Many of Ms. Sprüth’s artists are devout Kraftwerk fans. When the German painter Thomas Scheibitz was planning his 2005 Venice Biennale show, Ms. Sprüth asked him if he had any special goals. He wanted to work with Kraftwerk, he said. Though he didn’t know it, it just so happened that his dealer had been friends with them for almost 40 years. The band played the Biennale.
That performance led to more discussions between the group and the dealer. “I was thinking it would be phenomenal if they could get honored in another way,” Ms. Sprüth said, “if they could get recognition at the highest level.” And so it happened that the band is now playing at MoMA.
For American audiences, Kraftwerk seems to embody a quintessentially German aesthetic: precise, cold, rigid. In the “Sprockets” skit on Saturday Night Life that lampooned German avant-garde culture, Mike Myers played a pretentious intellectual named Dieter who dances to Kraftwerk’s 1986 song “Electric Cafe.”
That aside, the band’s aesthetic is not so far from the meticulously constructed photography that emerged from Düsseldorf in the 1980s, in the work of Thomas Struth, Thomas Ruff, and especially Andreas Gursky, another Sprüth Magers artist and Kraftwerk devotee, like Rosemarie Trockel. And “Klaus was always a big fan, too,” Ms. Sprüth said.
Mr. Biesenbach grew up just a short drive outside Düsseldorf in the 1980s. In 1991, he started the Kunst-Werke kunsthalle—a non-collecting museum like MoMA PS1—in Berlin, to which Germany’s contemporary art world had quickly gravitated after the fall of the Berlin Wall. “That name was inspired by Kraftwerk,” the curator said. “It’s a dialogue.” Kraftwerk translates to power station, while Kunst-Werk reads as artworks.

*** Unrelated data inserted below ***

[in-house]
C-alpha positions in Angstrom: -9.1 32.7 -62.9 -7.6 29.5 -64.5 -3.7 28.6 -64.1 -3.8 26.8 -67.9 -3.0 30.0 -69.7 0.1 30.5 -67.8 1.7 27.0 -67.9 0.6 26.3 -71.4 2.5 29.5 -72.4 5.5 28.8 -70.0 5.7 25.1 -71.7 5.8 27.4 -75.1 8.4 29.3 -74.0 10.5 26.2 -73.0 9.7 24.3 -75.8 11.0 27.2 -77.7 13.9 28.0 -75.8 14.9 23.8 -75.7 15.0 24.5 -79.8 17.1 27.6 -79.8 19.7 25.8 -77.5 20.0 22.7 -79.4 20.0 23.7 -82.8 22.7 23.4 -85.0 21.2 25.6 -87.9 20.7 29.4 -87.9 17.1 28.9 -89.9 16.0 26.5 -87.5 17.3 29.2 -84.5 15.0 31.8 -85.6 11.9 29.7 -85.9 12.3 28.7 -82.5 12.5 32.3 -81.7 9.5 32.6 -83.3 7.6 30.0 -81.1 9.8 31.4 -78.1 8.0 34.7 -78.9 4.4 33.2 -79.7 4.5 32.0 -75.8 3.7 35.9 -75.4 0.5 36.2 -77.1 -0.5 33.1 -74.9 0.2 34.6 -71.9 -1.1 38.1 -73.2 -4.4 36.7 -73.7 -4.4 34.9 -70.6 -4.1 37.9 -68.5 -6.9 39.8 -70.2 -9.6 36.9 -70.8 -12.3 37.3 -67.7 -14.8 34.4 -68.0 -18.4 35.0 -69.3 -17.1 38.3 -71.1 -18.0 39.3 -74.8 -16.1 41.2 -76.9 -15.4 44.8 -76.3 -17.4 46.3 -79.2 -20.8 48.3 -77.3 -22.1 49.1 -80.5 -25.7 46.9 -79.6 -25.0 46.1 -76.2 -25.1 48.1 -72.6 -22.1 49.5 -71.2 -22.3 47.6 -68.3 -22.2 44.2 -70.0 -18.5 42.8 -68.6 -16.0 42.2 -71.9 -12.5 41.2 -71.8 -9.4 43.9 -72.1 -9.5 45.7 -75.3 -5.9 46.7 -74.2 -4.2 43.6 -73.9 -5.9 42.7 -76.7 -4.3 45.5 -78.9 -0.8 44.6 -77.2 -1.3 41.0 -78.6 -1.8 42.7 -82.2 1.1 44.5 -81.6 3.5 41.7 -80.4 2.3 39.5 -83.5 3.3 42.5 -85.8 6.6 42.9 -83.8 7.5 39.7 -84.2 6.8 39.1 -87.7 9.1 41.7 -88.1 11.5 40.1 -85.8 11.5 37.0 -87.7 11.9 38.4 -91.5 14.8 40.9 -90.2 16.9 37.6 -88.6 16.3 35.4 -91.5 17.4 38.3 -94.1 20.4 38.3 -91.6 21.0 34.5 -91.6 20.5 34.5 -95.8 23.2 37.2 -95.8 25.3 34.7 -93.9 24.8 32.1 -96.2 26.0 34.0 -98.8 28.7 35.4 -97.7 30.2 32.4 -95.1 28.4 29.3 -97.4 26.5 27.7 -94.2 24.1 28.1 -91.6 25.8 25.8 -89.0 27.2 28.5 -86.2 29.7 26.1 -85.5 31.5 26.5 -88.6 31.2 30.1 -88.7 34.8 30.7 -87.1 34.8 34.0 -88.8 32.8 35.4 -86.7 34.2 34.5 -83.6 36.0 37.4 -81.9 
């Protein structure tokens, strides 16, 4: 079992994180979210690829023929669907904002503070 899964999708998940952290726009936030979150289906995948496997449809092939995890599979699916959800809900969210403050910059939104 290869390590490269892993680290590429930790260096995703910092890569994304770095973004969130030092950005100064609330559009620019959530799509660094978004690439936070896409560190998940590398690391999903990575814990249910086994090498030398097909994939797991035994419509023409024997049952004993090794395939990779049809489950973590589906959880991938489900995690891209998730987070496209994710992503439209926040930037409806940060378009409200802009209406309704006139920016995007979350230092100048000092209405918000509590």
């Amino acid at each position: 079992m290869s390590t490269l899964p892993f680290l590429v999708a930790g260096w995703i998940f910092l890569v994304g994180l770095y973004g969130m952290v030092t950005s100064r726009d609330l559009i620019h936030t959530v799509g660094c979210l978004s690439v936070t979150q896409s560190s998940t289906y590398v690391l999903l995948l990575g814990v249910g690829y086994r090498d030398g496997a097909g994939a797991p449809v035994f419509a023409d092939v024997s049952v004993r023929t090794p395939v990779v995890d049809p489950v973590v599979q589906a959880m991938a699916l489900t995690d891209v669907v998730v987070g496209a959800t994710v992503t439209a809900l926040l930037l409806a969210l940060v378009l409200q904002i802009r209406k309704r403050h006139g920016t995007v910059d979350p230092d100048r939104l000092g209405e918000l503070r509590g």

For Mr. Biesenbach, Kraftwerk’s art is about “mobility, telecommunications, and more and more functions in our life becoming machine-made”—the group refers to this union of humans and technology on The Man-Machine (1978), the fourth album in the retrospective series. (The complete lyrics of its title track, in English, are: “Man machine, pseudo human being / Man machine, super human being.”)
Kraftwerk’s focus on technology has proved prescient, Mr. Biesenbach argued. They addressed nuclear energy early, the union of man and machine and, on their fifth album in the series, computer technology. “They had Computer World when nobody had a computer and nobody had a laptop,” the curator laughed. “Just imagine those guys. They were the perfect iPhone people.” (These days, Mr. Biesenbach listens to Kraftwerk on his iPhone.)
While Kraftwerk’s influence on pop music is undisputed—it’s hard to imagine what electronic music would sound like without the band’s influence—its direct power on younger artists is harder to ascertain. It’s certainly there in the work of the New York music performance group Fischerspooner, who also appeared in the museum’s atrium in 2009 for a project that the curator organized for Performa.
The Kraftwerk extravaganza comes just two months after Mr. Biesenbach’s enormously popular Antony and the Johnson’s show at Radio City Music Hall. Could a shift in focus be on at MoMA—the curator taking on the role of blockbuster concert booker? “It’s actually a coincidence,” he said of the timing. “Kraftwerk should have been happening two years ago, but we really needed a supporter for this. It’s quite a huge effort.” Volkswagen is helping fund the project.
He compared the Kraftwerk show to Pipilotti Rist’s immersive installation in the atrium in 2009, which blanketed its walls in lush, digital videos, and Marina Abramovic’s exhibition-long performance at a table in the atrium the following year, where she stared down all comers from her wooden seat.
Mr. Biesenback is transporting their studio from Düsseldorf to the atrium, essentially letting audience members in on a studio visit.
“You can see them make art,” he added. “It’s about making art live.”